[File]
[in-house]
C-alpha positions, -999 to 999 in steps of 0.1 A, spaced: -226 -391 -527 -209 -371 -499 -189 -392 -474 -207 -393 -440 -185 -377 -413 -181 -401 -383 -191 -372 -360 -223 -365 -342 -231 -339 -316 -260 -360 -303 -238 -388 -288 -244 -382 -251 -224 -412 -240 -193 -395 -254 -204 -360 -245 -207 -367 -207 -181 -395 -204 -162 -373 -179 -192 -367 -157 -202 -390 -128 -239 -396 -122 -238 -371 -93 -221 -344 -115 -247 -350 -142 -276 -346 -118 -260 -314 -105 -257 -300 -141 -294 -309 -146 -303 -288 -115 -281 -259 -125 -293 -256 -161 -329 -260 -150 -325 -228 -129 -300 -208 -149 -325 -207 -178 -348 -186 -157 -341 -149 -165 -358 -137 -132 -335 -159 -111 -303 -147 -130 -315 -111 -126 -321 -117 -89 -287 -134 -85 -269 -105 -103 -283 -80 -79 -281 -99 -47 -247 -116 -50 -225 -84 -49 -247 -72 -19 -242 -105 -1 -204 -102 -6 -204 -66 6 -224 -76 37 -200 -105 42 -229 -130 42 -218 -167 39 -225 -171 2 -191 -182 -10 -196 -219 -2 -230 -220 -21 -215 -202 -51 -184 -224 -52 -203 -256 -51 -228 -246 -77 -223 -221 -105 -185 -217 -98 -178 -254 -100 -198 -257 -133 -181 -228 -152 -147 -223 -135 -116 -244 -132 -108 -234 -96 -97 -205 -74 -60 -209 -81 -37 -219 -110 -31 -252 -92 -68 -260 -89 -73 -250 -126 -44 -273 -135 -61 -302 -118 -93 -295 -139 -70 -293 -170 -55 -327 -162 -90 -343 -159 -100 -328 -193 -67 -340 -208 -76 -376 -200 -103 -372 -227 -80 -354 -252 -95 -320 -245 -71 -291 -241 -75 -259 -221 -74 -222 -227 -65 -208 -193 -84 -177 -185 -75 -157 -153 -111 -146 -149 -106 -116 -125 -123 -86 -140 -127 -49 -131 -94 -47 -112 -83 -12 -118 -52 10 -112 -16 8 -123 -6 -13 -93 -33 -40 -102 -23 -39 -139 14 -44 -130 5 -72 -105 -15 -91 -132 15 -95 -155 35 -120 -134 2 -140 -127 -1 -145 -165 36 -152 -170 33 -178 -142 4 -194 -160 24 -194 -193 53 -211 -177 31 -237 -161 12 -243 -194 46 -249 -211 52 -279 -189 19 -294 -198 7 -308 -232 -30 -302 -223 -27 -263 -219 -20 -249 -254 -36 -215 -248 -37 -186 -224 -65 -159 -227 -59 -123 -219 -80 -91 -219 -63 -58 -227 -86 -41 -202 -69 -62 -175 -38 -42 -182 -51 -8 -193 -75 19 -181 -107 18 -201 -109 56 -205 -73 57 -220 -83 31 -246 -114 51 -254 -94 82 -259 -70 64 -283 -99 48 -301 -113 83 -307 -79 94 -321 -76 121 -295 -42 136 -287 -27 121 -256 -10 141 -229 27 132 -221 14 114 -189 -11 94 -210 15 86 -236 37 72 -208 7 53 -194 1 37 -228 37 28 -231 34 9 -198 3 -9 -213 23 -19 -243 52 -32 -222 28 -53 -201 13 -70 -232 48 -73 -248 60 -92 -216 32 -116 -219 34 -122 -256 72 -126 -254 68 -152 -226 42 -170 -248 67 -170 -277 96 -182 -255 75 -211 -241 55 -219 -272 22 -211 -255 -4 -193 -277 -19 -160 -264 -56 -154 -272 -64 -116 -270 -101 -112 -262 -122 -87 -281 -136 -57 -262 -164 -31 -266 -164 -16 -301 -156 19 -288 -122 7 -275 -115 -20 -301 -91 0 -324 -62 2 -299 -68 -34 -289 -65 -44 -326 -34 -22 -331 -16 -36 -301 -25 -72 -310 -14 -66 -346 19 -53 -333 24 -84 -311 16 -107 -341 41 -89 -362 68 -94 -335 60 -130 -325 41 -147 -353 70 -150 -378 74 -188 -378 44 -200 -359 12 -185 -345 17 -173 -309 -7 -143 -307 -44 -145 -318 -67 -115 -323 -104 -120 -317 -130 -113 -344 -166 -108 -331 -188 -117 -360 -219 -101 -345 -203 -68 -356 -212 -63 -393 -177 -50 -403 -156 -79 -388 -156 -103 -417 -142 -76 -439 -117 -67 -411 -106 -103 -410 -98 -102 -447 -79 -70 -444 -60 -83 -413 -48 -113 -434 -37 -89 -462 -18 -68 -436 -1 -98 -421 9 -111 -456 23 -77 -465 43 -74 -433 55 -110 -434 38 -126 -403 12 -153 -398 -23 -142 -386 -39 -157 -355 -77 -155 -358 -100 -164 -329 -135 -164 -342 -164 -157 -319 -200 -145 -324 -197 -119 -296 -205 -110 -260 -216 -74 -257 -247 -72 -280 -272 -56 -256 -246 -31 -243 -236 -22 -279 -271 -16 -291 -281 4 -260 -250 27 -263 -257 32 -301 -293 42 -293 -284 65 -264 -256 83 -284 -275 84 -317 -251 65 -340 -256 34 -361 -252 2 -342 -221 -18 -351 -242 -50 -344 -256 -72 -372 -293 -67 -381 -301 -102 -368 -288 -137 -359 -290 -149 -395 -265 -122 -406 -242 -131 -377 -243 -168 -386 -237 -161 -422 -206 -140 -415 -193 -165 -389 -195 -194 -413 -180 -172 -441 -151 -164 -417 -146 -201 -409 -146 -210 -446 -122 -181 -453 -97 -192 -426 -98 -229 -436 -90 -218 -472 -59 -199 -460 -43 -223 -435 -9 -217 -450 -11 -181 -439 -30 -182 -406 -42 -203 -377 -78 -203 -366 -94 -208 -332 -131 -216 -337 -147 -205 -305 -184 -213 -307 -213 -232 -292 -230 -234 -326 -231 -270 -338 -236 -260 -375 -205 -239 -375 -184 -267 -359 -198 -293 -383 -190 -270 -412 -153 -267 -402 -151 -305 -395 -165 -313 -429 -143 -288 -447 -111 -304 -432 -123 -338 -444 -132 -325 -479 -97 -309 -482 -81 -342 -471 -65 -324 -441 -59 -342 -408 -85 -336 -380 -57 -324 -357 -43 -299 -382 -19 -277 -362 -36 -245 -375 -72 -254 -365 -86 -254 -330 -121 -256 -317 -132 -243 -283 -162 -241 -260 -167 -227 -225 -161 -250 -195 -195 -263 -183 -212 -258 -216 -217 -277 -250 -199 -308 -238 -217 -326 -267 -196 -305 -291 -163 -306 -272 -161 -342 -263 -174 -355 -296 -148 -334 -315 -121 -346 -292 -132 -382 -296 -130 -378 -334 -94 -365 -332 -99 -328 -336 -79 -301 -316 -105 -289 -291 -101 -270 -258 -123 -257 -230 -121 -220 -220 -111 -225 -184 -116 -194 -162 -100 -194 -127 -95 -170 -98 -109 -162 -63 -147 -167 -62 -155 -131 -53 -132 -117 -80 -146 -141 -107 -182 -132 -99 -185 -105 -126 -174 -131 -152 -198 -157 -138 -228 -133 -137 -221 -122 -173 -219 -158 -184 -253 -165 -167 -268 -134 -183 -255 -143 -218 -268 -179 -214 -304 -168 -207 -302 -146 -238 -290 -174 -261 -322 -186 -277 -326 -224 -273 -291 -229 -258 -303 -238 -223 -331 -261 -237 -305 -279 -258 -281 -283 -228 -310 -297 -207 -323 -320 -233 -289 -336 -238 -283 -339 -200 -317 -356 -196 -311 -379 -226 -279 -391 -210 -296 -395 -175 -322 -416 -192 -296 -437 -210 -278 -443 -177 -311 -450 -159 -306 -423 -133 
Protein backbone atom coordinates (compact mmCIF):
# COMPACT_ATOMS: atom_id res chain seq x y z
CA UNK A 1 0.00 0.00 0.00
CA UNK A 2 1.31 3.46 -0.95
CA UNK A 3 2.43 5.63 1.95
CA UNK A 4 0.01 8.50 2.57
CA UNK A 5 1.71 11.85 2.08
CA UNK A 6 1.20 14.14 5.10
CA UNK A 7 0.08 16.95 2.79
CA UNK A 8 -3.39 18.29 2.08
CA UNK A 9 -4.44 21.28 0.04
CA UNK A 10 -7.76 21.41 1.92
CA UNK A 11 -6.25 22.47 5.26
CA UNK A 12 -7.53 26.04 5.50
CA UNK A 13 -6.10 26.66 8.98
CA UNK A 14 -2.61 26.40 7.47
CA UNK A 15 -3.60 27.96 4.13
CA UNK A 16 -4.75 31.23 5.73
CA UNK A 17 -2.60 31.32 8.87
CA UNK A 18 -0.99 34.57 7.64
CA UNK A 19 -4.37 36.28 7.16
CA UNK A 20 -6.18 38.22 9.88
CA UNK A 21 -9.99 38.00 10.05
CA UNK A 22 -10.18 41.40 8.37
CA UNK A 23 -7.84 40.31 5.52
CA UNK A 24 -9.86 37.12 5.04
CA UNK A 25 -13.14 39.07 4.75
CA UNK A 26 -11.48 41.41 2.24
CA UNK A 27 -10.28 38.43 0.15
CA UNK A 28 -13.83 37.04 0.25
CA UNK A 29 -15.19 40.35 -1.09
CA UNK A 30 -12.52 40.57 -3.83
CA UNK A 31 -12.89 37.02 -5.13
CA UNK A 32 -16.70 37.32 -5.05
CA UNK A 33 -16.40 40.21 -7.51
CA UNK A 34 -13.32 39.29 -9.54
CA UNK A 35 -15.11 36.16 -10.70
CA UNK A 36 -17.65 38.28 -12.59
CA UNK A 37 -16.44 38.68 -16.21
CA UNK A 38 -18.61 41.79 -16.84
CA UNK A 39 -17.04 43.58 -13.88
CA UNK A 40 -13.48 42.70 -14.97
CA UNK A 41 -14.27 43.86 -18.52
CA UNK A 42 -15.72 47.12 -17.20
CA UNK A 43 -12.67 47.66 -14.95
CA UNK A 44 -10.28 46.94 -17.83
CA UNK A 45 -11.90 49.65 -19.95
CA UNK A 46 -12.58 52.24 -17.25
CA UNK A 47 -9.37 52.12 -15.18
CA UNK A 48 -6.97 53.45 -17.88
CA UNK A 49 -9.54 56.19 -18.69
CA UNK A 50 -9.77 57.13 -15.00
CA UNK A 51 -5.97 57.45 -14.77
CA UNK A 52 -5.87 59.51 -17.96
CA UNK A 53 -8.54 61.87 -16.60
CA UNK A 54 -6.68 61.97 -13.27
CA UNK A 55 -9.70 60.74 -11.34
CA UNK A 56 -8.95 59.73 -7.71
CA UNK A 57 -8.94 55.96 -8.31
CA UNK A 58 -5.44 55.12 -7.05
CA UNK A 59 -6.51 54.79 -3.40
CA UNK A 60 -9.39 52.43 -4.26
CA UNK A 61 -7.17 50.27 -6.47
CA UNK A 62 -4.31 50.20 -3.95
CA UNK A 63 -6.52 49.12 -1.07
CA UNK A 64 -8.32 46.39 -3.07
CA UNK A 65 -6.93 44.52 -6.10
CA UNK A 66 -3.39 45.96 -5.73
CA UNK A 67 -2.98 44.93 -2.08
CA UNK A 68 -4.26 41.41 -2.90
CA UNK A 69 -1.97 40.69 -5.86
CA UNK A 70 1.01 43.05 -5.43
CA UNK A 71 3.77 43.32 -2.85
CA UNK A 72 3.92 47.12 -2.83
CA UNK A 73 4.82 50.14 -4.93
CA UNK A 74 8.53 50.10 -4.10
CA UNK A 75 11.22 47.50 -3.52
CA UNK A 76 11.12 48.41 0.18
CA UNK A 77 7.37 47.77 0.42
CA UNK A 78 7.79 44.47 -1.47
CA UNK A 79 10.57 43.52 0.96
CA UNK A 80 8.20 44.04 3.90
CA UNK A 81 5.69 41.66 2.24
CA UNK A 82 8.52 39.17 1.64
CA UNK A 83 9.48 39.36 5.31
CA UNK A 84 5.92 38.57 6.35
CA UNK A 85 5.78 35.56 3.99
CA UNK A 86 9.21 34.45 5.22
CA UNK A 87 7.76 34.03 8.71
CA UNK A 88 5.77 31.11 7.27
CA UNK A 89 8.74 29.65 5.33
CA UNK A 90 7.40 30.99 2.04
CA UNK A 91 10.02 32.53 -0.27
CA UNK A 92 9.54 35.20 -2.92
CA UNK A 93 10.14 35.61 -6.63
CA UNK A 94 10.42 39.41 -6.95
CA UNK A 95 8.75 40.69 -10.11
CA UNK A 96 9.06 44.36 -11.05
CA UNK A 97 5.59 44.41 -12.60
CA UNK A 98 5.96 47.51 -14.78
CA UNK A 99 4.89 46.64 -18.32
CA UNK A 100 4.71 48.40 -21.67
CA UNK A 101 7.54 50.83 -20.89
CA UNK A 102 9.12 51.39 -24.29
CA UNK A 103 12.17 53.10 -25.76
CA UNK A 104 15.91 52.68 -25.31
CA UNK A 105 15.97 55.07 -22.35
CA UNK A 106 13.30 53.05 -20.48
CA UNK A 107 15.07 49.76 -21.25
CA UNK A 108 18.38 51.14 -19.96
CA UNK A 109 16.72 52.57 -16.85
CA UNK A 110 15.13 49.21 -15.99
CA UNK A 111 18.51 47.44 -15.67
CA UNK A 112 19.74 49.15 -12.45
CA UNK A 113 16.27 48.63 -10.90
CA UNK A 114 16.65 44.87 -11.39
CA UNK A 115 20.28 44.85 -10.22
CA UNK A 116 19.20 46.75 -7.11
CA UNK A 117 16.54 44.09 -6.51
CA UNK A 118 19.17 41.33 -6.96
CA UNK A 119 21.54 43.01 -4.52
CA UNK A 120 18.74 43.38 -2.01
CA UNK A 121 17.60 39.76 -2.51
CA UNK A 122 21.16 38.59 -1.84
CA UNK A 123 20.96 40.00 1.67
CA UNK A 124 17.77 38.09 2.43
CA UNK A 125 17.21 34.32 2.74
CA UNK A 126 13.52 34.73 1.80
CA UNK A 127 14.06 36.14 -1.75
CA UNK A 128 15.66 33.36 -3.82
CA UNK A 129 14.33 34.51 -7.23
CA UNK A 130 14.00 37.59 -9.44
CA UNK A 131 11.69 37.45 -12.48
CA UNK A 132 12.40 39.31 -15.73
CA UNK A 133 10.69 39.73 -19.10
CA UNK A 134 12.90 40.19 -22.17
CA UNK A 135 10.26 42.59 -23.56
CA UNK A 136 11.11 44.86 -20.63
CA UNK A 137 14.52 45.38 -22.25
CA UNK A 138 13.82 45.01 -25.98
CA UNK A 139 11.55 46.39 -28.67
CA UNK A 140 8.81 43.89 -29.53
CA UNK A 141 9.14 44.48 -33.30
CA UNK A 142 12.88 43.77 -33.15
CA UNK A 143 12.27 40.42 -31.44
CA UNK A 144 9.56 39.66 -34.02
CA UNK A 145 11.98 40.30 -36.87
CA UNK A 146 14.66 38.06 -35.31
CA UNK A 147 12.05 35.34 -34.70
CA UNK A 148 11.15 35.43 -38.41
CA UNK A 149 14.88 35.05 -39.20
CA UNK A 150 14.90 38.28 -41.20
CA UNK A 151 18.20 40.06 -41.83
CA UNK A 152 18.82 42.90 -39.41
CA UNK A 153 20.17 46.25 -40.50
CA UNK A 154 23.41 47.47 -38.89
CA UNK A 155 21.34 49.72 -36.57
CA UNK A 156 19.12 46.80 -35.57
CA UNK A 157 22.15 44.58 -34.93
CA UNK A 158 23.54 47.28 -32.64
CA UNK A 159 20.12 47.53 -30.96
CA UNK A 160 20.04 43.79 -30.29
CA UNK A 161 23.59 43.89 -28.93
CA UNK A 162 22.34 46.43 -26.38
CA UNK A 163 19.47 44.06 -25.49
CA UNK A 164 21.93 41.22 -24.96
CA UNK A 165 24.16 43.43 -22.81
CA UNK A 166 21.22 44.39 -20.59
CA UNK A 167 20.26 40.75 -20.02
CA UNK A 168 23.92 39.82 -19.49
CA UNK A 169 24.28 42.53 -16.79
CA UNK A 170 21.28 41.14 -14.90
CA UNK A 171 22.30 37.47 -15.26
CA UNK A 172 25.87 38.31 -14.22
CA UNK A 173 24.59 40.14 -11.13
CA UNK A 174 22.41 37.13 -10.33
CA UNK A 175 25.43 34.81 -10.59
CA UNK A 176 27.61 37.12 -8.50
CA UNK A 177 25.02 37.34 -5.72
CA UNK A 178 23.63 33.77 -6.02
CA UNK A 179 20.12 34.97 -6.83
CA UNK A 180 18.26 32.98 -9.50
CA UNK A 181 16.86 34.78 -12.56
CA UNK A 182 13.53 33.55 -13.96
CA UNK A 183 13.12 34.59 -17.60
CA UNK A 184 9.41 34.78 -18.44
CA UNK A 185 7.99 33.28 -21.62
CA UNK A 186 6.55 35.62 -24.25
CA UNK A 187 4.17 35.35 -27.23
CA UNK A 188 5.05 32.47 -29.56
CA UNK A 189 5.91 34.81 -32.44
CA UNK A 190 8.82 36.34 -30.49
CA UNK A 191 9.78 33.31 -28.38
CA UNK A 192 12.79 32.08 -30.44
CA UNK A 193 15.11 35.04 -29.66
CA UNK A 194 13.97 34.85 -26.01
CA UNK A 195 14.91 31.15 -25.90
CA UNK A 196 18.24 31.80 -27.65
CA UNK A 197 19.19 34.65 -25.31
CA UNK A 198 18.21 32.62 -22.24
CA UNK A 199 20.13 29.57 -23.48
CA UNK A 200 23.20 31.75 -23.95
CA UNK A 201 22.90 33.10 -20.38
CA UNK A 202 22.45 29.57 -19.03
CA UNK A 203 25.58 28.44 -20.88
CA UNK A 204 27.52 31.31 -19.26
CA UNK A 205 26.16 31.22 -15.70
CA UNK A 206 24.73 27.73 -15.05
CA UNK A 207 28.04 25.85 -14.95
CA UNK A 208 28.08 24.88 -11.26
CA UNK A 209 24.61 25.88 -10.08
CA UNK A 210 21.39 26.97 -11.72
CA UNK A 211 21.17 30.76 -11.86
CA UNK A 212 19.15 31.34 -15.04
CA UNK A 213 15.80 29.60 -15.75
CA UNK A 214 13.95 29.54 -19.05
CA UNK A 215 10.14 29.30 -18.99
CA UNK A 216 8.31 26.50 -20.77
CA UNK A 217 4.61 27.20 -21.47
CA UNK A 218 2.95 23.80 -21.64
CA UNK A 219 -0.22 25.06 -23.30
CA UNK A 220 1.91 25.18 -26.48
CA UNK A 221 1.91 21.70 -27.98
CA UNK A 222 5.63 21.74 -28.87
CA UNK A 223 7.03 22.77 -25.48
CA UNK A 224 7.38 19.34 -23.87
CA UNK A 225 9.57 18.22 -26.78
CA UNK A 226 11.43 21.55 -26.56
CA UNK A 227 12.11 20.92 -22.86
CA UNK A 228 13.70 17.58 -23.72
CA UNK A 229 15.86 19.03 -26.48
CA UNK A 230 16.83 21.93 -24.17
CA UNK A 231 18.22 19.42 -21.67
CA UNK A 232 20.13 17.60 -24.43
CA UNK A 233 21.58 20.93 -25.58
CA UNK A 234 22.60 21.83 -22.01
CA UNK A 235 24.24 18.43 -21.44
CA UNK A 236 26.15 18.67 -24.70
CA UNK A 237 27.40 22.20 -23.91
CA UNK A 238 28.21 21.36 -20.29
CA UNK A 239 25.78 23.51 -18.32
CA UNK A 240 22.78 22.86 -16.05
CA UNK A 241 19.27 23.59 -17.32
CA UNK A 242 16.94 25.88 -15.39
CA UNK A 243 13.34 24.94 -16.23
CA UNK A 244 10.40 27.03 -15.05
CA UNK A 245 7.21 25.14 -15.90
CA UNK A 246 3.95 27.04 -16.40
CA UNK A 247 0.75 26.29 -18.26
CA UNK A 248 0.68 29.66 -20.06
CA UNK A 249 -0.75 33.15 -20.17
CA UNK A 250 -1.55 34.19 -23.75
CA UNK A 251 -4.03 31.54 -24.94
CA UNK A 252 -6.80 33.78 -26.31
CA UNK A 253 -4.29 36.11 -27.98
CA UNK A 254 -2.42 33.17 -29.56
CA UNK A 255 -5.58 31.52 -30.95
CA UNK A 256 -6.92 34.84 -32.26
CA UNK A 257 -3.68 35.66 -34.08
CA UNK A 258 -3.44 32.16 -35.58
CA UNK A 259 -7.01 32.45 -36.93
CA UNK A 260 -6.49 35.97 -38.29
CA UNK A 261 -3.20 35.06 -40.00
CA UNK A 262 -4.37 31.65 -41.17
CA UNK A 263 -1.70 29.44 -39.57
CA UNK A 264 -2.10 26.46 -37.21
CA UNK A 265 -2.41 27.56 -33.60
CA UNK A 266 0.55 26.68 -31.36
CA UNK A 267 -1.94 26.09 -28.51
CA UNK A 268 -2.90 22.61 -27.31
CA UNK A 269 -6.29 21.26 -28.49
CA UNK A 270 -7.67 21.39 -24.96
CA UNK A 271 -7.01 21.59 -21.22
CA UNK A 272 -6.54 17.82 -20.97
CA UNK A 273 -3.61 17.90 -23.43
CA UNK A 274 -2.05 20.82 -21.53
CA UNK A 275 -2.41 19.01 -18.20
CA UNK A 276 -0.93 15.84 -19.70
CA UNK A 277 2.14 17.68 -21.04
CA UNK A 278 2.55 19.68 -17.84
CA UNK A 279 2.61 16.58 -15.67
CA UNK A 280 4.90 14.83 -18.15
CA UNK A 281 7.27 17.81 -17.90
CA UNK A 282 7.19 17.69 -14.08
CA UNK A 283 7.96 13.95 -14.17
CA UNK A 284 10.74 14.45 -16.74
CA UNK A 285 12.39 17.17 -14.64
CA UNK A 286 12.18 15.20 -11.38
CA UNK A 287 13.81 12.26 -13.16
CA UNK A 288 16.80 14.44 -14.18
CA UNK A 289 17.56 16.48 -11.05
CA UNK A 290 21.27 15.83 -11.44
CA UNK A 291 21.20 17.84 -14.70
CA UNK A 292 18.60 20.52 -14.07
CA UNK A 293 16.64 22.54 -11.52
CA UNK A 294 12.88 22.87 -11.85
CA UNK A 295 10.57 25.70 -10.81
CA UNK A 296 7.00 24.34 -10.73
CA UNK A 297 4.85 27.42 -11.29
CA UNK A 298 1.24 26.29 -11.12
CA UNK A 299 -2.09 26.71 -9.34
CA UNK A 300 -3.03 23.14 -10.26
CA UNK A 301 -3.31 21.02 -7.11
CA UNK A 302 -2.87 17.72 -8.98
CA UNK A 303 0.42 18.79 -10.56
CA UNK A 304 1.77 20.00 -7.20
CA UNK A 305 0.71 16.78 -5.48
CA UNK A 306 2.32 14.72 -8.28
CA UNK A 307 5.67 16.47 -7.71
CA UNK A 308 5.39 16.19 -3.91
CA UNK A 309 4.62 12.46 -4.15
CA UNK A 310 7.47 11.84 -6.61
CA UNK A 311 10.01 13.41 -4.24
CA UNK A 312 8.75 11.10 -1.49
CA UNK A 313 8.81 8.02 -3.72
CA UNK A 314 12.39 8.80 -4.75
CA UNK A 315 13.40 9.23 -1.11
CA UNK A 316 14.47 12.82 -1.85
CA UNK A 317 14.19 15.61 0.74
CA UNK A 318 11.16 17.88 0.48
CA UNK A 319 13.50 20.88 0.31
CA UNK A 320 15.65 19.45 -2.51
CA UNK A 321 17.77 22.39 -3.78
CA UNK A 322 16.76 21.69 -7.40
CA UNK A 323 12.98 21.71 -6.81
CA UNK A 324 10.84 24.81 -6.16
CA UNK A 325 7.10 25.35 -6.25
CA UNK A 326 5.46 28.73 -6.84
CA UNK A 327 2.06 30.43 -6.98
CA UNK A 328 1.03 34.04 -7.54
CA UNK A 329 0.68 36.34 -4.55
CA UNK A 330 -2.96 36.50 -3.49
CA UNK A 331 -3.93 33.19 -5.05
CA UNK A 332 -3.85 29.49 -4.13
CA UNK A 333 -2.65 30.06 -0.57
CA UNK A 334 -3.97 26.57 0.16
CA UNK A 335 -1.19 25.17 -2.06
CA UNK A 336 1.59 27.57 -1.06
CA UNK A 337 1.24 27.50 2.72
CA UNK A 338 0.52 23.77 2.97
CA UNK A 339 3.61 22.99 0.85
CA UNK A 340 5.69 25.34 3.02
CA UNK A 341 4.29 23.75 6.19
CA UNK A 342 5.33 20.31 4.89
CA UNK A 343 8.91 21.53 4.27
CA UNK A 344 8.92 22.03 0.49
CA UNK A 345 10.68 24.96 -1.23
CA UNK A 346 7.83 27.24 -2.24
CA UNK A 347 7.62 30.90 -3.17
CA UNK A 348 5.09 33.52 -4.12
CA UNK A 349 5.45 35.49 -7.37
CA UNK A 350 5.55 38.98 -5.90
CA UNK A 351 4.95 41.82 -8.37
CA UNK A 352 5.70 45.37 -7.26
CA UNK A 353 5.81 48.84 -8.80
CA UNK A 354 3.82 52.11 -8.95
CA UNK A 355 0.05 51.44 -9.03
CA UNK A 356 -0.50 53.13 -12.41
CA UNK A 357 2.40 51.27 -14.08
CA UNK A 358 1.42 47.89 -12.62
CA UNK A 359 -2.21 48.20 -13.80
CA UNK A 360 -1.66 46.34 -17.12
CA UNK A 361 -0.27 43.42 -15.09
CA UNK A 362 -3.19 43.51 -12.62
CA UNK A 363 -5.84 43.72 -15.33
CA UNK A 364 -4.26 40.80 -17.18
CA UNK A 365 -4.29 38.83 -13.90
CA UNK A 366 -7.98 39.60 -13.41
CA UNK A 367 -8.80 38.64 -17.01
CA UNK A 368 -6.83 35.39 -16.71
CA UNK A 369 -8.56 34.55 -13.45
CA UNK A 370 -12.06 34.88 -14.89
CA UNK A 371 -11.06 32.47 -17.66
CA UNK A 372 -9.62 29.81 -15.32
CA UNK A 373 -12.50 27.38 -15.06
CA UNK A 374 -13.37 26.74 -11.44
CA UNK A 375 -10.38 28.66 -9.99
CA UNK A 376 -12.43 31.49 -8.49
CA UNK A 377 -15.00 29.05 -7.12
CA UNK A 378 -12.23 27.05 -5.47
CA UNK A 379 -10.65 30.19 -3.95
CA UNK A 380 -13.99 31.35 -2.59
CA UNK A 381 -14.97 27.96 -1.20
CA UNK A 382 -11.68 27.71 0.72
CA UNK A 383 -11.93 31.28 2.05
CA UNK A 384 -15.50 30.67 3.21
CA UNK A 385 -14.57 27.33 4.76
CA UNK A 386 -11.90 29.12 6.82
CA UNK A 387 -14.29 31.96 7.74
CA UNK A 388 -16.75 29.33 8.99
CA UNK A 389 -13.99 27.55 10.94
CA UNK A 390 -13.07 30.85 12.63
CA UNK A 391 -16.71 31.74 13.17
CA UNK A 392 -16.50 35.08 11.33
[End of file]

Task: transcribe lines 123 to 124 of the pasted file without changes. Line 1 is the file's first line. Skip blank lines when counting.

CA UNK A 119 21.54 43.01 -4.52
CA UNK A 120 18.74 43.38 -2.01